Cross-party committee says prime minister should set up royal commission on Britain’s failing drug laws
Full PDF report available at http://www.publications.parliament.uk/pa/cm201213/cmselect/cmhaff/184/184.pdf
Over at The Poison Garden is a preliminary fisking of Peter Hitchens’s upcoming drugs policy book and its promotion. That led me to track down a fascinating document of Cabinet Conclusions. The date is 26th February 1970 and the topic is “the forthcoming Misuse of Drugs Bill”. The Home Secretary is James Callaghan, and this is a few months before Wilson loses the election to the Tories (who - very unusually - see that the previous government’s bill becomes law). In another document (the memorandum) Callaghan states that his own view is that the three-classifications idea should be ignored, and that possession of any controlled drug should have a maximum sentence of 7 years.
Here’s the drugs discussion in its entirety, with emphasis added by me (note how easily managing public opinion is put ahead of rationality and considered expert judgement):
“The Cabinet had before them a memorandum by the Home Secretary on the Misuse of Drugs Bill (C (70) 34).
The Home Secretary said that the Home Affairs Committee had recently considered the range of penalties to be provided in the forthcoming Misuse of Drugs Bill. Existing legislation on this subject distinguished in principle between the offences of simple possession of controlled drugs and trafficking in them. But, under the Dangerous Drugs Act, 1965, which dealt with heroin, cocaine, morphine and cannabis, the two offences had been treated on the same basis and the same penalty of ten years’ imprisonment applied to each. Under the Drugs (Prevention of Misuse) Act, 1964, which dealt with amphetamines, LSD and other hallucinogens, possession was punishable by two years’ imprisonment; and there was no separate offence of trafficking. The Committee had agreed that the new Bill should continue to distinguish between the offences of possession and trafficking; but they had also approved a division of drugs into three categories, each of which would attract a separate and appropriate penalty. But if—as was clearly right—the penalties for trafficking should be increased (e.g. in the case of the most dangerous drugs, from the existing limit of ten years’ imprisonment to a new limit of 14 years), it followed that the penalties for simple possession of the less serious drugs should be reduced; and the Committee had recommended that on this basis the penalty for possession of cannabis might be curtailed from ten years to three years. Further reflection, however, had suggested that public opinion might well regard a change of this kind as indicating too lenient an attitude on the part of the Government towards the potentially dangerous practice of drug-taking; and the Cabinet would wish to consider whether the political damage which the Government might suffer if this impression gained ground was sufficiently serious to justify a modification of the terms of the Bill before it was introduced.
If so, one of two courses could be adopted. The first would preserve the three categories of controlled drugs but would increase the penalties for simple possession of drugs in the two most serious categories from three years’ imprisonment to five years in the case of cannabis and from five years to seven years in the case of heroin, cocaine, etc. The second approach, which on the whole he advised, would be to abandon the distinction between categories of drugs entirely and to provide single maximum penalties for possession and trafficking respectively. The former might be either ten years or seven years’ imprisonment; the latter would be 14 years in all cases.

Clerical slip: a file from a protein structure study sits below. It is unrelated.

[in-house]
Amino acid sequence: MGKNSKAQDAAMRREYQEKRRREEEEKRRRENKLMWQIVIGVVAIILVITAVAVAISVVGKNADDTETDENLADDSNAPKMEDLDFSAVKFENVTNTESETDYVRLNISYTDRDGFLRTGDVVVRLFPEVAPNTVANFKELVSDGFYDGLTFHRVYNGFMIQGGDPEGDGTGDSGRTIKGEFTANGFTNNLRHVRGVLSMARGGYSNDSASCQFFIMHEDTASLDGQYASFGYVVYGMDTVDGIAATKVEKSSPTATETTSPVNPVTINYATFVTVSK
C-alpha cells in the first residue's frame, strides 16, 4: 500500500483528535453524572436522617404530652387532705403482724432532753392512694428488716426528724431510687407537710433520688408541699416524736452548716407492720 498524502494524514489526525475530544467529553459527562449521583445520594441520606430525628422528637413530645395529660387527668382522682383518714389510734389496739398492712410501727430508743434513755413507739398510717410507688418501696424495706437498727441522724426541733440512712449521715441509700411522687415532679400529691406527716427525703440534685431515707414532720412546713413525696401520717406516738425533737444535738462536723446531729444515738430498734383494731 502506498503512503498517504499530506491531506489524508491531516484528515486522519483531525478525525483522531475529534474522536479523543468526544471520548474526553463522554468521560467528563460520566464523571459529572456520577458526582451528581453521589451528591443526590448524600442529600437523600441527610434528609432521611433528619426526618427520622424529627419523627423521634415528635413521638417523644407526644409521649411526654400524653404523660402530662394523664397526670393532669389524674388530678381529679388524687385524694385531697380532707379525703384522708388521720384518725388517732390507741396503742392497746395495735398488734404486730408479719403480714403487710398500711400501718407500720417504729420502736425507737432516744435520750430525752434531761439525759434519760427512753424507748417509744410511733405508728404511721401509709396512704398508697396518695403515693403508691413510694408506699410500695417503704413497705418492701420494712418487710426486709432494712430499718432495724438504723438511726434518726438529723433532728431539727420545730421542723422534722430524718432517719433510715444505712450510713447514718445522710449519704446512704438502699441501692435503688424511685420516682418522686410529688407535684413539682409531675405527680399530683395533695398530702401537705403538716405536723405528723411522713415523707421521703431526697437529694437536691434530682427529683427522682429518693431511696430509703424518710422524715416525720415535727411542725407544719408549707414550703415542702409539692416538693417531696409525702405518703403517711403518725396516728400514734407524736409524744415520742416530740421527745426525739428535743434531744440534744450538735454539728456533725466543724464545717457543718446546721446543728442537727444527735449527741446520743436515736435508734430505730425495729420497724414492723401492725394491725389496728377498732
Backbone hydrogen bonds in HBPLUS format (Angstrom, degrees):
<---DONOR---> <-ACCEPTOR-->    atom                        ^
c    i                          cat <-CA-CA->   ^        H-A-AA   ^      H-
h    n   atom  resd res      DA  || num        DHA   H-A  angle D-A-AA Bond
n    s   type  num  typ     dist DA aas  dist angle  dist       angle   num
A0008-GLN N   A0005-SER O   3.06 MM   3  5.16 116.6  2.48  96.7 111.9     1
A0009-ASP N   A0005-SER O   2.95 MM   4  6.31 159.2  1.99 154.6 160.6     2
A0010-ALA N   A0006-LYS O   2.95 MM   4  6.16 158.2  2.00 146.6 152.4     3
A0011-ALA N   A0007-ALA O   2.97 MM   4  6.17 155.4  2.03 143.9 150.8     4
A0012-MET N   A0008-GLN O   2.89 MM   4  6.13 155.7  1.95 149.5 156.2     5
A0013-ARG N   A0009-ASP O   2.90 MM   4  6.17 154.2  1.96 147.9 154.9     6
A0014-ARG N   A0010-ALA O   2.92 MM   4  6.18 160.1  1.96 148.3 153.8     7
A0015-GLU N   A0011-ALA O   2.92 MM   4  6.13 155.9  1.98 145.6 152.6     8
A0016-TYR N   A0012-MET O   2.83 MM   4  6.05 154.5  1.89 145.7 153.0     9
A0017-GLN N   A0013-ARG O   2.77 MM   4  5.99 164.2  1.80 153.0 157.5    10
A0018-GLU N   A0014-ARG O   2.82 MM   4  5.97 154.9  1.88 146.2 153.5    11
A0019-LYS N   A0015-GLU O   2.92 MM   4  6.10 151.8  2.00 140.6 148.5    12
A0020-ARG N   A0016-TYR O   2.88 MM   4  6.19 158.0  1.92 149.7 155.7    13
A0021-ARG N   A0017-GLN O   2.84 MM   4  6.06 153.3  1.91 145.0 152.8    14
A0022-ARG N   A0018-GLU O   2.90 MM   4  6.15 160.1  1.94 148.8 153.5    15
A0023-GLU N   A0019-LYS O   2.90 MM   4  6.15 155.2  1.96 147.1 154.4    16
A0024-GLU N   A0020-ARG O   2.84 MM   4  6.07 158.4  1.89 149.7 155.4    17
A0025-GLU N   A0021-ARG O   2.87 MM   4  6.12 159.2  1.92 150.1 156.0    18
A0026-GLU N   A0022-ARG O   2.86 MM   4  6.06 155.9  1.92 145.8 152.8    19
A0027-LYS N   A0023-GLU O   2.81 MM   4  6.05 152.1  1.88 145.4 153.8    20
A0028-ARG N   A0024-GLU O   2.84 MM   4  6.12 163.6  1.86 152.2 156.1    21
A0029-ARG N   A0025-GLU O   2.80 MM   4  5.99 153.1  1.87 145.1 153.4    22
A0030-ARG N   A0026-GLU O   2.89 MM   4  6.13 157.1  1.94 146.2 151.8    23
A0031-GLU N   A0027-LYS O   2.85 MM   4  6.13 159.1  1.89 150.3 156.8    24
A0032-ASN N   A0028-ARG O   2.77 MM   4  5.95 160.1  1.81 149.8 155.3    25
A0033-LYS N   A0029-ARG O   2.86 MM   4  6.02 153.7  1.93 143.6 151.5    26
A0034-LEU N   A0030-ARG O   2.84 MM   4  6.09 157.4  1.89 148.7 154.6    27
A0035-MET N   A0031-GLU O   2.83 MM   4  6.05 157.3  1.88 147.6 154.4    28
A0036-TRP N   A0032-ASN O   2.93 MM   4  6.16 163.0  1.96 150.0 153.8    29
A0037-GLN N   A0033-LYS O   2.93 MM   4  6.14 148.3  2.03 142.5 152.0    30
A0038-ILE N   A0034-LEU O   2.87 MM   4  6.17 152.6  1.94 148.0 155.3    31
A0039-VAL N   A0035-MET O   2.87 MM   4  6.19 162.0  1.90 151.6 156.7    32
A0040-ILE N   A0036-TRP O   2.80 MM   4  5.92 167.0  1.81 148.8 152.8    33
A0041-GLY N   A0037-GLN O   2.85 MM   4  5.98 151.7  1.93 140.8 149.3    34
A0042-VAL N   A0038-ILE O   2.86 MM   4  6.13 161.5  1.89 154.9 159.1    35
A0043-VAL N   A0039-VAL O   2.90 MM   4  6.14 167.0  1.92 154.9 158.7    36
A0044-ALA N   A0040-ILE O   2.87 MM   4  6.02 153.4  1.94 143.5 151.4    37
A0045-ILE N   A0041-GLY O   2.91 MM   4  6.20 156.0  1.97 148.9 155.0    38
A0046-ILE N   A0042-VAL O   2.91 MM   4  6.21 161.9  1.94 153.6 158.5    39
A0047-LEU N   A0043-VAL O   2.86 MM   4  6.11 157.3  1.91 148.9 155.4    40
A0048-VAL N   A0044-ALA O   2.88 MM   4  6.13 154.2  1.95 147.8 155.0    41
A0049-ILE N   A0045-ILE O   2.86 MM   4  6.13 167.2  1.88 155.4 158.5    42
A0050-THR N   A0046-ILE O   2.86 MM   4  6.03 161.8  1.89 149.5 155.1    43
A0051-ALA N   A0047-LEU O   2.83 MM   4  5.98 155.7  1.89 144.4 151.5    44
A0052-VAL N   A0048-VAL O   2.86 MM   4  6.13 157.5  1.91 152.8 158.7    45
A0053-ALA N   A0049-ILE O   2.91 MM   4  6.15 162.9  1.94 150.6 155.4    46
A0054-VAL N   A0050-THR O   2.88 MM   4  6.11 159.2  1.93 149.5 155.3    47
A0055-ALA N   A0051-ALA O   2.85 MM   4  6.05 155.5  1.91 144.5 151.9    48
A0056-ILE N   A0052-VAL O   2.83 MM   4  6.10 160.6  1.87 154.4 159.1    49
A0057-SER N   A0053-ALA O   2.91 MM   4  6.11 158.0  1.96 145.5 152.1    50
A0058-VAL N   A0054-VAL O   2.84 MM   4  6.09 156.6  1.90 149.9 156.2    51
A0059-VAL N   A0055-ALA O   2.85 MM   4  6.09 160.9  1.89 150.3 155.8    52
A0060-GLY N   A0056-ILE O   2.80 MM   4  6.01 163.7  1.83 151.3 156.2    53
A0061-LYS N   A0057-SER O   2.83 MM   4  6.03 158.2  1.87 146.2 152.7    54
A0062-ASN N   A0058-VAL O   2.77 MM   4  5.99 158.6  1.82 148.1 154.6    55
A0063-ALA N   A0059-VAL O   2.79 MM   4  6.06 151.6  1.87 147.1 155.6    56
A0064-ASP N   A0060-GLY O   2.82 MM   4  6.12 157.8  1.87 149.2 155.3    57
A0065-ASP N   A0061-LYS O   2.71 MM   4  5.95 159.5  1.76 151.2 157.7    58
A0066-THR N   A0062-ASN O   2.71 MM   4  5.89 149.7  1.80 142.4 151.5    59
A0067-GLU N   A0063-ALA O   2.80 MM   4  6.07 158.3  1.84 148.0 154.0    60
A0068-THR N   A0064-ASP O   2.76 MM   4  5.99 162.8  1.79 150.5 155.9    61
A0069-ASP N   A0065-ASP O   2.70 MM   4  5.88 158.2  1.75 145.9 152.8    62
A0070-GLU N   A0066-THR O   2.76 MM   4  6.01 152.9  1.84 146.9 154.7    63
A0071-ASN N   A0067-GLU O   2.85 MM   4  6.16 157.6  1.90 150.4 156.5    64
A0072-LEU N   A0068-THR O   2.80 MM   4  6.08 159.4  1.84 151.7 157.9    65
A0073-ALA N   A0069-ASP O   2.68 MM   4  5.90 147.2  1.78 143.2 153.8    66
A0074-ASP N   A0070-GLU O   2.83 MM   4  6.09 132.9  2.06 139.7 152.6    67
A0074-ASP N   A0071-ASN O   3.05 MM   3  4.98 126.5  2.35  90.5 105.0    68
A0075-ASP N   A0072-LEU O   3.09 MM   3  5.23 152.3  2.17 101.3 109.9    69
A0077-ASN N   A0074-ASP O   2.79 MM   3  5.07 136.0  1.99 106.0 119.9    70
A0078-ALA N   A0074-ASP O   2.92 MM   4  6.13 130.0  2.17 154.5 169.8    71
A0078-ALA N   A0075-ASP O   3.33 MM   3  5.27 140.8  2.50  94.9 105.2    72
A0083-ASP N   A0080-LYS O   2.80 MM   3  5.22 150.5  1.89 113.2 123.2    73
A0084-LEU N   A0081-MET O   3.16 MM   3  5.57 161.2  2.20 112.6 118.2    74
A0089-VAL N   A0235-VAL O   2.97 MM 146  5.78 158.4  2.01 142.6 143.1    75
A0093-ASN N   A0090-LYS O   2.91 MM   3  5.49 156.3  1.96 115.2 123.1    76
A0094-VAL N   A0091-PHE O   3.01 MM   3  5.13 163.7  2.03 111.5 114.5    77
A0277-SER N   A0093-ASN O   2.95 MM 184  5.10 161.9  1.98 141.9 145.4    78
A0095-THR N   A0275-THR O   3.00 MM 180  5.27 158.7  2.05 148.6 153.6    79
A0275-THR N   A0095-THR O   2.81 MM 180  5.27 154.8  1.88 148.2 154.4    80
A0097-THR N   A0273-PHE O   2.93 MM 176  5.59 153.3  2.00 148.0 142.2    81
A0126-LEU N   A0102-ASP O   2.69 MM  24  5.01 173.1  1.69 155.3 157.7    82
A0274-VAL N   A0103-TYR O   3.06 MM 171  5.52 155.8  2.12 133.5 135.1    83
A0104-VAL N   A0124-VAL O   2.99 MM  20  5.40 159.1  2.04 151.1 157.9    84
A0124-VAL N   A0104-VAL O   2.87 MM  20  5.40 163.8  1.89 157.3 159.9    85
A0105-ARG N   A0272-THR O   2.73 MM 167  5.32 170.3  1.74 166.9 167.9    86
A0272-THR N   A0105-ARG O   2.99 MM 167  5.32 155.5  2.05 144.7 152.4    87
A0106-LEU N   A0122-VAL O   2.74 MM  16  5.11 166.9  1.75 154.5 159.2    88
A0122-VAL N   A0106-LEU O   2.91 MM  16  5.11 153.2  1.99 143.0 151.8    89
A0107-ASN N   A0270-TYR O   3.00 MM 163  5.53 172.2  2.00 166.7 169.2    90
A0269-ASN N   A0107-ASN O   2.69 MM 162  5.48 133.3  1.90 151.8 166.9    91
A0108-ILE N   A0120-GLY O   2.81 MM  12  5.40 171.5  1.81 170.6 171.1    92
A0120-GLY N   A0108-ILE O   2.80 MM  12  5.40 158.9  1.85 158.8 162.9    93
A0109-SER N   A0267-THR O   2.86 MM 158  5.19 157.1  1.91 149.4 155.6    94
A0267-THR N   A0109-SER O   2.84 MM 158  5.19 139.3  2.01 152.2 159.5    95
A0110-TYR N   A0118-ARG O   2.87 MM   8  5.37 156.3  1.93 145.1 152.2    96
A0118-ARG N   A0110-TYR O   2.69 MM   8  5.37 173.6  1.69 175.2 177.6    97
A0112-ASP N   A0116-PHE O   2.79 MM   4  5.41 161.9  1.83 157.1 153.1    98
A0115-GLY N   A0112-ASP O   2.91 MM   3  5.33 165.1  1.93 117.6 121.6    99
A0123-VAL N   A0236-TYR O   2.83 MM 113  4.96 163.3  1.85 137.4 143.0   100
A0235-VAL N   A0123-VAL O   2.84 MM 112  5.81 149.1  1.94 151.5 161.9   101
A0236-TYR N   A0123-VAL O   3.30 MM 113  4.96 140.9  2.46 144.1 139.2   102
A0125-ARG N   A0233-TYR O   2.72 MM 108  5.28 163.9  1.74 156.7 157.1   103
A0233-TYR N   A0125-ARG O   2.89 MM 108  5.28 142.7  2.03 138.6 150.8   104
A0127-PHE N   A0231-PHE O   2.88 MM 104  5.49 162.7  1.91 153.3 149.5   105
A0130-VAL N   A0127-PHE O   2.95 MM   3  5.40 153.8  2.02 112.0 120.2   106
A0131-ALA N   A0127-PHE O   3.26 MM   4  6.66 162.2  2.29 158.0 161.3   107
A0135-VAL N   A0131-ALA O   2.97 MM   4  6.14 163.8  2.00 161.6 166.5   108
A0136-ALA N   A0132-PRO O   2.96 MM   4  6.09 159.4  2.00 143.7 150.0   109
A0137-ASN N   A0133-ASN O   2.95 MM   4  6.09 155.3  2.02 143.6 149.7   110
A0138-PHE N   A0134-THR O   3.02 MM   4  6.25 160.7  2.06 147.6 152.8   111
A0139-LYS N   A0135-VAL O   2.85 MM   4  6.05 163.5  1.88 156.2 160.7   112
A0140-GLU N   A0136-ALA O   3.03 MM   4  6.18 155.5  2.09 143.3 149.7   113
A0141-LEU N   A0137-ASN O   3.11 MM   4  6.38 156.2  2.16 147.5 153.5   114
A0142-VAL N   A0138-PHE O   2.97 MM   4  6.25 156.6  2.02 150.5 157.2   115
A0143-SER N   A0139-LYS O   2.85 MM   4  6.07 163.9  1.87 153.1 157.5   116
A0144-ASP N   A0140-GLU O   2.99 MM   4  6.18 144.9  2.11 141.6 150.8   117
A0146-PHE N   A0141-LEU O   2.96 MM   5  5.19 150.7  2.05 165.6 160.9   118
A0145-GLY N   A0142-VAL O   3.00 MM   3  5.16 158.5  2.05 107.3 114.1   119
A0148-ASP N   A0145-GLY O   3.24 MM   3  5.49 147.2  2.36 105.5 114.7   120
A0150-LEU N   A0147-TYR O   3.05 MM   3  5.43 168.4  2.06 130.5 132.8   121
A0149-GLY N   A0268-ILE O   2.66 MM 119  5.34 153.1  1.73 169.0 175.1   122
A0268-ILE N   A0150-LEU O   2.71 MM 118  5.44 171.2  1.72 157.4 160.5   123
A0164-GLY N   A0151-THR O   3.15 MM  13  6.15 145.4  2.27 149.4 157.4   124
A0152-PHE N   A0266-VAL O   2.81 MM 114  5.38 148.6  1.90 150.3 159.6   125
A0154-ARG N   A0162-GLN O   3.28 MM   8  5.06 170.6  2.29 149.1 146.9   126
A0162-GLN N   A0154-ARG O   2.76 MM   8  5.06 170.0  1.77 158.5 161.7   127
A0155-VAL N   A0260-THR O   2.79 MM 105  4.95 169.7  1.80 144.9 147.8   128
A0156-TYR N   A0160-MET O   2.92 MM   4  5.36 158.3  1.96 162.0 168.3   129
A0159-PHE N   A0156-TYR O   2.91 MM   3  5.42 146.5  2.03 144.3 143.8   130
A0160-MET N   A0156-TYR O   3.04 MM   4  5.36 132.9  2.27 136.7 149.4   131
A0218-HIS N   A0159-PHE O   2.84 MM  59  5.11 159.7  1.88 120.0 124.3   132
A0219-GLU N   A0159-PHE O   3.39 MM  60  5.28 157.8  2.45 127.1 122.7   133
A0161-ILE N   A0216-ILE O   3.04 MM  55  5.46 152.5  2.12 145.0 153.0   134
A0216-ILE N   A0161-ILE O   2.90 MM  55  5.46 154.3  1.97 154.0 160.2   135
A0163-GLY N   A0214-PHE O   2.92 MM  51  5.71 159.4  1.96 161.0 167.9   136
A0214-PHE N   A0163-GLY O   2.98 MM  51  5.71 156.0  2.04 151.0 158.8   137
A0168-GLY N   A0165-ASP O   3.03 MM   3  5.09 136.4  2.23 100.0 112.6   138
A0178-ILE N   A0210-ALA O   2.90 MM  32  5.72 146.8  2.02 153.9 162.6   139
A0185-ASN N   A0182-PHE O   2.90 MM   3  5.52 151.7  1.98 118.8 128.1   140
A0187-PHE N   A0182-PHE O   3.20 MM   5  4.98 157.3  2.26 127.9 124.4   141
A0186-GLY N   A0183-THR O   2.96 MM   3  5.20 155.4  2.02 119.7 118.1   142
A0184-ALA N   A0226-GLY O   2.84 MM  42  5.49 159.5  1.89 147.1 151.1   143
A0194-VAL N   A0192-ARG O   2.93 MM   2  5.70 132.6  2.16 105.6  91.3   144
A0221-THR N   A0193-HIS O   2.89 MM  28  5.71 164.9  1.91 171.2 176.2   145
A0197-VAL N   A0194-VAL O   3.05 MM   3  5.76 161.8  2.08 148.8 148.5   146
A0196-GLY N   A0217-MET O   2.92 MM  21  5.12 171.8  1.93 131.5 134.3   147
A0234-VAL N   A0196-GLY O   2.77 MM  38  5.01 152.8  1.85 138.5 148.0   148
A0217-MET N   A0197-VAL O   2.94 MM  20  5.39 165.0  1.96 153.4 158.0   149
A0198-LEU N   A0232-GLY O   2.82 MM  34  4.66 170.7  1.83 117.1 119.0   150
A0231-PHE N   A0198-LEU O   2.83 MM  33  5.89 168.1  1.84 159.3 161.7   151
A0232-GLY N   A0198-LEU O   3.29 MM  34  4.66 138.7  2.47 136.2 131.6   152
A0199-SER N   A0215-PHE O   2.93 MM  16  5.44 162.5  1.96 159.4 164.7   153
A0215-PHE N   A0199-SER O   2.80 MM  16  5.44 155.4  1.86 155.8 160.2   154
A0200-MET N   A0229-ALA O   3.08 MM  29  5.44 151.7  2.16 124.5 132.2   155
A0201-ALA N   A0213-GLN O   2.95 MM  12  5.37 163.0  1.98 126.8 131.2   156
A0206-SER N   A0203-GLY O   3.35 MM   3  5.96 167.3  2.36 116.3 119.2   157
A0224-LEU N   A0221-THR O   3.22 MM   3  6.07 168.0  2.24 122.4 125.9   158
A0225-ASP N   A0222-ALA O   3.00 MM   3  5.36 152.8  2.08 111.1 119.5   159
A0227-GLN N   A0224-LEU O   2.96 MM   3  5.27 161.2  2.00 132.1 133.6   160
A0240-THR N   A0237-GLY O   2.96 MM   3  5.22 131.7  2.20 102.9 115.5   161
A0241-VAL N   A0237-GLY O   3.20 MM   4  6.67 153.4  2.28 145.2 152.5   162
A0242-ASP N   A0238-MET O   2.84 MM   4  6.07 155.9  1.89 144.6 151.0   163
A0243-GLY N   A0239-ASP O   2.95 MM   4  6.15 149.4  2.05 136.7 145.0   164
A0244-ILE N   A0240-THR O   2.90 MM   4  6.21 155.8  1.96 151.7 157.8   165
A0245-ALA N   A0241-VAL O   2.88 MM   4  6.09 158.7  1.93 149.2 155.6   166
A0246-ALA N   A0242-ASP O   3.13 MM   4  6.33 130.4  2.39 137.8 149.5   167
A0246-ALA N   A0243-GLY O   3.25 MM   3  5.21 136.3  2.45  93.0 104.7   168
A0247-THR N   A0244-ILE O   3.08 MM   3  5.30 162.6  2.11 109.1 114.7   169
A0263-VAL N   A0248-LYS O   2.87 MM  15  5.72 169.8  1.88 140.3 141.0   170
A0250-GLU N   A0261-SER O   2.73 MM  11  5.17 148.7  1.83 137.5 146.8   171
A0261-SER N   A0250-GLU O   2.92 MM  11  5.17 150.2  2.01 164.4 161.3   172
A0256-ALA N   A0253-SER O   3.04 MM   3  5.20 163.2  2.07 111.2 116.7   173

In discussion, there was general agreement that it would be right to maintain the distinction between the offences of possession and trafficking and to establish a more flexible and discriminating classification of the various categories of drugs. But the proposed reduction of the penalty for simple possession of cannabis from ten years’ imprisonment to three years would be liable to be severely criticised by public opinion, especially by parents and teachers. The impact of this apparent concession to the permissive tendencies in society would not be offset by the increase in the penalty for possession in the case of other drugs (e.g. LSD); and the Government might be at considerable political risk as a result. It would be very unwise to underestimate the degree of public concern on this subject and the ease with which the Governments intentions might be misinterpreted.
On the other hand, the proposals as approved by the Home Affairs Committee were the result of very careful consideration and reflected the considered judgment of expert opinion. Of the two alternative courses which the Home Secretary had suggested the second would entail a maximum penalty of seven years’ imprisonment for simple possession of cannabis; and a sentence of such severity was wholly unrealistic in relation to the offence as committed by, for example, a schoolchild. Moreover, the penalty actually imposed would lie at the discretion of the court; and, since it was most unlikely that the court would in fact deal so harshly with an offence of this kind, the law itself would be liable to fall into disuse and disrepute. The political risks of proceeding with the proposals as approved by the Home Affairs Committee could be exaggerated; and in any event it would be wrong, in a matter of this kind, to subordinate the requirements of humanity and equity to political considerations.